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Local friends!

Last night when most people were watching the Super Bowl we were over having our first family dinner with local Tucsonians. Judy has been watching this blog for some time, ever since I wrote a rant about how New Urbanism and RV’ing don’t seem to mix too well. She and her husband Rick live in a New Urbanist-type community called Civano, which we seriously considered moving into before we bought our current house.

tucson-judy-rick-dinner.jpgJudy and I have stayed in touch via email, and now that we are finally back in town, she invited us over for lasagna dinner with the family. It turns out we have a tremendous amount in common: they have homeschooled their kids (very successfully, I might add) and we share a lot of ideals about homes, travel, and lifestyle. I was also very impressed with their cozy straw-bale house, which is beautiful and exactly what we would have like to have bought if we could have found it for sale. (They built it themselves.)

The really significant thing about this dinner, for me, was that it represents the beginning of us finally making new friends in the local area. It was almost a weird sensation for me to recognize that — unlike virtually everyone else we’ve befriended in the past couple of years — they don’t own an Airstream. They’ve never seen my magazine, and thus the basis for our friendship is different from all the other people we’ve met lately.

Meeting people as a result of traveling in the Airstream has been very easy. The aluminum brotherhood seems to give us an instant camaraderie, which we’ve enjoyed. But without the Airstream to make our introductions, we have to make friends the old-fashioned way.

It’s a little harder. People in the RV world are used to becoming very friendly very quickly. You don’t have much time to sniff around when your new friend might pull out of the neighborhood in less than 24 hours. RV travelers seem to instinctively know this, and so they get right to the business of socializing as if you’ve been old friends for decades.

But in the “real world”, people take their time. You might meet at the gym, the library or karate class several times and casually chat before someone breaks the ice. Inviting someone over for dinner within 10 minutes of meeting them for the first time would seem “overly friendly” or even inappropriate in those settings, yet in campgrounds it happens all the time.

There’s something inherently friendly about the impromptu communities formed by groups of travel trailers. It doesn’t matter if we are in a high-end “RV resort”, a state park, or just boondocking in some lonely place. People just come up and talk and tell their stories as freely as can be. We’re so accustomed to it that it feels unfriendly when we see strangers walking by our house and they don’t stop in to chat — even though in polite suburban society that would be considered intrusive.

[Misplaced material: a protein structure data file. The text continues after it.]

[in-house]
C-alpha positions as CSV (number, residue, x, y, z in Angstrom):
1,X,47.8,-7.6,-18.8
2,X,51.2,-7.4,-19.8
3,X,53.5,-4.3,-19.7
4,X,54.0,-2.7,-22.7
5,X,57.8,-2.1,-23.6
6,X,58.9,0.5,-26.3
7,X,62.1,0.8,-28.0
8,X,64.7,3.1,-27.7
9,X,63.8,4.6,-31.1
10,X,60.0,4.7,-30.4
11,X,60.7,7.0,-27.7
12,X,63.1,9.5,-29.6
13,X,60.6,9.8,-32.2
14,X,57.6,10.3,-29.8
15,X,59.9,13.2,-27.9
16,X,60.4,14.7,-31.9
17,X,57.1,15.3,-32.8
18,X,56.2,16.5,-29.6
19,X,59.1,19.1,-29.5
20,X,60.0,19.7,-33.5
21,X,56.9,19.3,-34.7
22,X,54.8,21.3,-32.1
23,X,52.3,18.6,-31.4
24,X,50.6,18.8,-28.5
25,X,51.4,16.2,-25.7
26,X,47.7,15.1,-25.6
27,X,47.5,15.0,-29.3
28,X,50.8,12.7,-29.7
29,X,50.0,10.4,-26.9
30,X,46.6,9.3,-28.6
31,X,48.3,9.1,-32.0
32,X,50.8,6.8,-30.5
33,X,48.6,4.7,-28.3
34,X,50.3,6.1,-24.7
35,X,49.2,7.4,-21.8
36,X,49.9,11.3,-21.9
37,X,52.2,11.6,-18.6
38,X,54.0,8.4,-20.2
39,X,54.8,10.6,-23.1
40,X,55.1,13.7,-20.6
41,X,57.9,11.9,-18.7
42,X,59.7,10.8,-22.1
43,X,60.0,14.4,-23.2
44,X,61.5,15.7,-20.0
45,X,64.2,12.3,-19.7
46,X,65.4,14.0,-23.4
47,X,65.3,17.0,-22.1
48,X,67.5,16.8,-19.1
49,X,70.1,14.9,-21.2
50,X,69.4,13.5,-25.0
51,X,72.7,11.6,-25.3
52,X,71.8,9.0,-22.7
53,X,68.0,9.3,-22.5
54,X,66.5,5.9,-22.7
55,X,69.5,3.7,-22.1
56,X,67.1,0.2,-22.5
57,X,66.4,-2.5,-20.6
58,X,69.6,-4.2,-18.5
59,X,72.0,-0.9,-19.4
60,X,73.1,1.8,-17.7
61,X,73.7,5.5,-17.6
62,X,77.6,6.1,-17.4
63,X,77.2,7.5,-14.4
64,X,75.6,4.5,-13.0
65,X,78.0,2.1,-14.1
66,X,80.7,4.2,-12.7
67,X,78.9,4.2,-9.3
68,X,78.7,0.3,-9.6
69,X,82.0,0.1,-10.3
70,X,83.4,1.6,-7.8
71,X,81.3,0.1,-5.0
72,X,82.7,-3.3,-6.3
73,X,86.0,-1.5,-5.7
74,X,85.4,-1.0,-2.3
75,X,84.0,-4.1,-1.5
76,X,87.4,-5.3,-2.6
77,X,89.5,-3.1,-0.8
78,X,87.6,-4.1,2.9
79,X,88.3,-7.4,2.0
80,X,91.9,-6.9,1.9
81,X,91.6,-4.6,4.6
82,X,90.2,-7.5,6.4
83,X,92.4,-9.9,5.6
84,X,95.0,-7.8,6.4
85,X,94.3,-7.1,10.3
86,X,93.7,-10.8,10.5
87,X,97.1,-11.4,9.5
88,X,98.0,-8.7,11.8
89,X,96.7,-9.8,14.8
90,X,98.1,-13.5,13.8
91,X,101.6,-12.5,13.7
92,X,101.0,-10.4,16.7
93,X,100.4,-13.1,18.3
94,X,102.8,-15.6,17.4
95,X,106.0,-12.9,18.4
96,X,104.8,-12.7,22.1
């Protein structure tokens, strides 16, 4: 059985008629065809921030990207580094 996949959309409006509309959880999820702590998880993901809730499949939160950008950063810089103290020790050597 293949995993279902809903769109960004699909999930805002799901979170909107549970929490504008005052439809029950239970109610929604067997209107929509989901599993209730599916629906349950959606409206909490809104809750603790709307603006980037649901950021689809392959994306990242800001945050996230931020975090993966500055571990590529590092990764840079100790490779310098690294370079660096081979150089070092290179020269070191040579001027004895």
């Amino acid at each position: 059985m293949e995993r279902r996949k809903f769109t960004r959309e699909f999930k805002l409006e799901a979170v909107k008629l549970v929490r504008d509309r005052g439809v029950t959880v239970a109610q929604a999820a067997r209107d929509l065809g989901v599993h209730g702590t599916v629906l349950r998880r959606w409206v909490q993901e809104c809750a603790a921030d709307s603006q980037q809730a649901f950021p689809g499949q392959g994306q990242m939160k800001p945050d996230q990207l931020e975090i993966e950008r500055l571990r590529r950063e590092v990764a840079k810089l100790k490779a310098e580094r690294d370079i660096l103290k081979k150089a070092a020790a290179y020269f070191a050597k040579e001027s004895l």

I think that’s why I had been looking forward to meeting Rick & Judy. It was clear from our email conversation that they “got” it, and so we enjoyed a fast warm-up and a fun family dinner.   And having our Airstream friends dropping by has been nice too. Brett was here, Bruno & Leila were here, Jim was supposed to come (but he decided to stay in Quartzsite), Bobby & Danine are coming, and pretty soon we’ll see Dr. C too. All of those people know how to behave in “RV society”: you just swing the door wide and treat everyone like family even if you just met them half an hour ago.

But we can’t expect that of everyone. Don’t get me wrong — our neighbors have been wonderful and we like them all. We now count Judy and Rick among our friends, which is a really neat thing for us.   But I think we may have come here expecting the City of Tucson to be one big happy campground, and we have to remember that most other people live by the traditional rules of the city. We’ll have to make an extra effort to be friendly and patient to make long-lasting friendships, until we get back on the road where the emotional juices flow a little more easily.

Uke song of the day: “Tonight You Belong To Me” by Billy Rose and Lee David. Popularized in the movie, “The Jerk.” See it performed by Janet Klein (for key of D tuning) or get the chords for typical key of C tuning here.

One Response to “Local friends!”

  1. Jim Breitinger Says:

    Rich, I finally returned to your Blog after a good 10 day (or more) break. How very cool about your new friends. Before I decided to become a full time Airstreamer last winter I was dreaming and scheming to build a straw-bale house. I didn’t know you were in to that sort of living, but it makes perfect sense!

    Your new non-Airstreaming friends sound pretty interesting!


    The Airstreaming Meteorite, Jewelry, and Rock Dealer

    PS–I am still in Quartzsite, though I’ve wrapped the Portraits of Quartzsite series which can be viewed in full at